THE EMMANUEL STORY
by Mrs. Joyce Reimer
In the summer of 1943, a small group of enthusiastic people shared a common passion to share the gospel with more than just the community at their doorstep but also the surrounding areas and abroad. Their joint concern to reach the lost for Christ was the impetus to band together and begin worshipping as a church body. In just a month’s time an MB Church was being put up for sale on First Street and they followed God’s leading and purchased it for $2,800.
The first service, in September of 1943, was the beginning of a rich and vibrant church history. In that service Romans 12 was used to urge the brothers and sisters in Christ, “If your enemy is hungry, feed him. If he is thirsty, give him something to drink.” The passage emphasized that every person had their own gifts that should be used to enrich the body of Christ.
By December of that first year, the small group of believers had hired their first pastor, Mr. A.T. Doerksen, and agreed on a name for the church; Emmanuel Mennonite Mission Church. An emphasis was put on the use of the word “mission” because of their intense desire to reach the lost beyond their immediate doors. By the end of 1944, there were 100 members.
Annual mission conferences were a highlight for many years. At the first conference in 1949, the message of outreach was clearly a focal point that became a catalyst for many young people choosing Bible school as their post-secondary path to full-time missions. The church’s goal of full-time ministry placements was lofty; sending out one in every ten members! During the conference, the church budget was announced and a “Faith Promise” system was promoted. This was a clear way for members and adherents to give a monthly tithe to ensure that expenses and mission project goals were met.
During the 1950s the church growth was rapid. Music became a staple for the young congregation and the rich talent for music was apparent with five choirs ranging from young boys to adults. A Christian Education wing was soon added to the First Street building that provided for much-needed expansion.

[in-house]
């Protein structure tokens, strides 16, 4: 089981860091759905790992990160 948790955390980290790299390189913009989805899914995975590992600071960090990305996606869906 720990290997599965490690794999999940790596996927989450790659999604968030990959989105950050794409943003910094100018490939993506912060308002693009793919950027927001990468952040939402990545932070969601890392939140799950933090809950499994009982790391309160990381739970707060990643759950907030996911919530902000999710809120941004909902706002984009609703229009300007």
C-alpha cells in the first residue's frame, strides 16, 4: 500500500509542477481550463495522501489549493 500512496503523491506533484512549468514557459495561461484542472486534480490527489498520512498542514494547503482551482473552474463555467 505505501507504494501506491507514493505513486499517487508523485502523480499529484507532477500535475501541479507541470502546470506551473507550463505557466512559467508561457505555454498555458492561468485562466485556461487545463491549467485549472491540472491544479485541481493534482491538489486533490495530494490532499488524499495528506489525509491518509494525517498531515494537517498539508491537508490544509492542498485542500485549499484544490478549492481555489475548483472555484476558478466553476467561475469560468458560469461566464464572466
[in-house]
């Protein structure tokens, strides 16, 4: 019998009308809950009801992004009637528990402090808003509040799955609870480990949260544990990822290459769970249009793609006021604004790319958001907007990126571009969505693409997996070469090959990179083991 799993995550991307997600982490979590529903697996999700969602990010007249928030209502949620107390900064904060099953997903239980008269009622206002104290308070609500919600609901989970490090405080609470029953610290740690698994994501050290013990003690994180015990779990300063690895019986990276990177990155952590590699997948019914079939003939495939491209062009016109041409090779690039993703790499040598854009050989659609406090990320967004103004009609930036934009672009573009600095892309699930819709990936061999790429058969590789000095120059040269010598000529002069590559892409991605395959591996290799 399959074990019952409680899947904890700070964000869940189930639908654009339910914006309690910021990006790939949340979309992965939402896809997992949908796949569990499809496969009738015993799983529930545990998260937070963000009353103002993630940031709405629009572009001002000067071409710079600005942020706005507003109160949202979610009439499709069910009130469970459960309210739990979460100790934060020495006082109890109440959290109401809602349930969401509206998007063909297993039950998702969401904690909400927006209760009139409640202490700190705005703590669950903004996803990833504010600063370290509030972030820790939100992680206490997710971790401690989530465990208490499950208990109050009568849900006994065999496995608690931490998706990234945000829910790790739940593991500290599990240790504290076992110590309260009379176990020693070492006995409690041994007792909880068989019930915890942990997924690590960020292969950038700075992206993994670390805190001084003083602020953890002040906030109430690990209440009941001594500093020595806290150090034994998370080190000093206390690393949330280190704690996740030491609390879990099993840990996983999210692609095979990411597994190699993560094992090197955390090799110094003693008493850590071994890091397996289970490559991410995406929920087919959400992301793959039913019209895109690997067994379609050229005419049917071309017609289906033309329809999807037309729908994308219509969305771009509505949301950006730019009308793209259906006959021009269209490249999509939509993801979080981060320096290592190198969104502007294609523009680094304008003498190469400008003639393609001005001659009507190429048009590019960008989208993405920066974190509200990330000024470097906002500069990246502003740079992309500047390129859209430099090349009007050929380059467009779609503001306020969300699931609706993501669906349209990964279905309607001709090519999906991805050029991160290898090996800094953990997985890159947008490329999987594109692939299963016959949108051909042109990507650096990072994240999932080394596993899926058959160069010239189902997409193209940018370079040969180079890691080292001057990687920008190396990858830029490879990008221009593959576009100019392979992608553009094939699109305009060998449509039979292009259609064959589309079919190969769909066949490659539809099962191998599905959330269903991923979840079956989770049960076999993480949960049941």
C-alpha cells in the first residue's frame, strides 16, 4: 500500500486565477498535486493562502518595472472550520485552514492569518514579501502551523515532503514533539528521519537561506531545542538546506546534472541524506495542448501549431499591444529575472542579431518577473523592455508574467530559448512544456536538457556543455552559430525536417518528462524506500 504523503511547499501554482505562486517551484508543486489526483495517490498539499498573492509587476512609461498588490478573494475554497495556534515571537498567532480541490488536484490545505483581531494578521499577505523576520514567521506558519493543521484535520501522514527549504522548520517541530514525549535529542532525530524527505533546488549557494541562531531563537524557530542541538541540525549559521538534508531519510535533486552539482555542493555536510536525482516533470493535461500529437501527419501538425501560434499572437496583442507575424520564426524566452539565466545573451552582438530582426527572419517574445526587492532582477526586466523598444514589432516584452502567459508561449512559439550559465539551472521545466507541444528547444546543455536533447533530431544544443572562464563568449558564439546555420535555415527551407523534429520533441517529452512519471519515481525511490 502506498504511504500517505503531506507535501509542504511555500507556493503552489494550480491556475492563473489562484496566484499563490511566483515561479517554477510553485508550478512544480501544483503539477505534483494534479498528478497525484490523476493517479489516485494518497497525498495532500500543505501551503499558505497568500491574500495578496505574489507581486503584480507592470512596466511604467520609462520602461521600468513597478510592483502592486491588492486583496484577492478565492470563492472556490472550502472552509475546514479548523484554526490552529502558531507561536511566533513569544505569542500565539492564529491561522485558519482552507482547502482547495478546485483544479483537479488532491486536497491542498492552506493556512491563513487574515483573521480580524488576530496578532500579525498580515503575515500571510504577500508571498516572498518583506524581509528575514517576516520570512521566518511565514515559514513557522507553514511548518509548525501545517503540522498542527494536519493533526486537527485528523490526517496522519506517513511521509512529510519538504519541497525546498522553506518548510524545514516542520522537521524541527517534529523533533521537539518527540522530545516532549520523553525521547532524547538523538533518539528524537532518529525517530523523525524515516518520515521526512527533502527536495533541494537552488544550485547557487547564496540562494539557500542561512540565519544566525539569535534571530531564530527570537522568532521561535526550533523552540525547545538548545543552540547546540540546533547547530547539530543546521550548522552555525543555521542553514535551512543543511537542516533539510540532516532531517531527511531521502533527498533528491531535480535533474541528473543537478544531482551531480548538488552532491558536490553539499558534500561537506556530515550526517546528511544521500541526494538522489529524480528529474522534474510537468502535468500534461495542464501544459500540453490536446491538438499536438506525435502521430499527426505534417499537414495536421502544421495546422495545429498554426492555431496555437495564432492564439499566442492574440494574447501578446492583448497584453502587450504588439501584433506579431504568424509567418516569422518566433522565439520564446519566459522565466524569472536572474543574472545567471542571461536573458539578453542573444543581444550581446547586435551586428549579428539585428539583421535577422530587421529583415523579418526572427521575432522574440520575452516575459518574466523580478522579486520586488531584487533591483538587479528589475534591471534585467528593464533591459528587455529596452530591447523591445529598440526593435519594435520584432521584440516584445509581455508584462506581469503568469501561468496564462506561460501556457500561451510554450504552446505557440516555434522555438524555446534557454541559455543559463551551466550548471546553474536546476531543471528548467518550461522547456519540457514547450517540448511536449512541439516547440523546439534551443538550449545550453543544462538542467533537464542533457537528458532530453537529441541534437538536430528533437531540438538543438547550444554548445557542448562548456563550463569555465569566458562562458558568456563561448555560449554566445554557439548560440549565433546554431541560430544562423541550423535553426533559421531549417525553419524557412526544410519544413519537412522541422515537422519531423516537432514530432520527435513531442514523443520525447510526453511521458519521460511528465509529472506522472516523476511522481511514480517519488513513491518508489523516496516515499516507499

Since the group had started the church for the reason of outreach the young congregation held many evangelical meetings in areas surrounding Steinbach as well as in western Ontario. A sister church was planted in Winnipeg that has become Winnipeg Evangelical Free Church. In time, other church plants were added as well.
Emmanuel was growing steadily and land was purchased on Third Street and by Christmas 1962 the new church location opened its doors. An observation was made for the importance of keeping our young people, which led to the hiring of our first full-time youth pastor.
In the 1970s and 1980sthere were many changes both in senior leadership and in the need for more space. The need for more space started the discussion of the feasibility of having more than one Sunday service and by the mid-1980s another piece of land was purchased for a new facility on McKenzie Avenue. In the fall of 1989, the now much larger group of believers moved into their new home.
Fast forwarding to the present, there have been many physical changes to the building and many changes to programming and staffing and one should remember as we note the changes in the purchase and erecting of buildings that it is the body of believers that make up God’s church.
Today, Emmanuel is home to approximately 1,200 people. Both traditional and contemporary services are offered, along with vibrant weekly programming for all ages. The main goal of Emmanuel’s mission is to “Make followers of Jesus who love and live like Him”.
The church in its rich history has met many challenges and God has continued to be faithful. As one Emmanuel pioneer put it, “It has caused us to look inward but also inspires us to look forward.”